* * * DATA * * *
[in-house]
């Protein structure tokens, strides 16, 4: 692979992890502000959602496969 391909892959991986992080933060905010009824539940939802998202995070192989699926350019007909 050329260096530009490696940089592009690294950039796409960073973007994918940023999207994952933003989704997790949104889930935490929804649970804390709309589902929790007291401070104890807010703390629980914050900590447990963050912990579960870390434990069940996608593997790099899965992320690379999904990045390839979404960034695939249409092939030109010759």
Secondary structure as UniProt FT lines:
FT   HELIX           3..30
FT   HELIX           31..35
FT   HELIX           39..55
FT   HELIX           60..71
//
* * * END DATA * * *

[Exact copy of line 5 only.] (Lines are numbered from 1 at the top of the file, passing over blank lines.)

FT   HELIX           31..35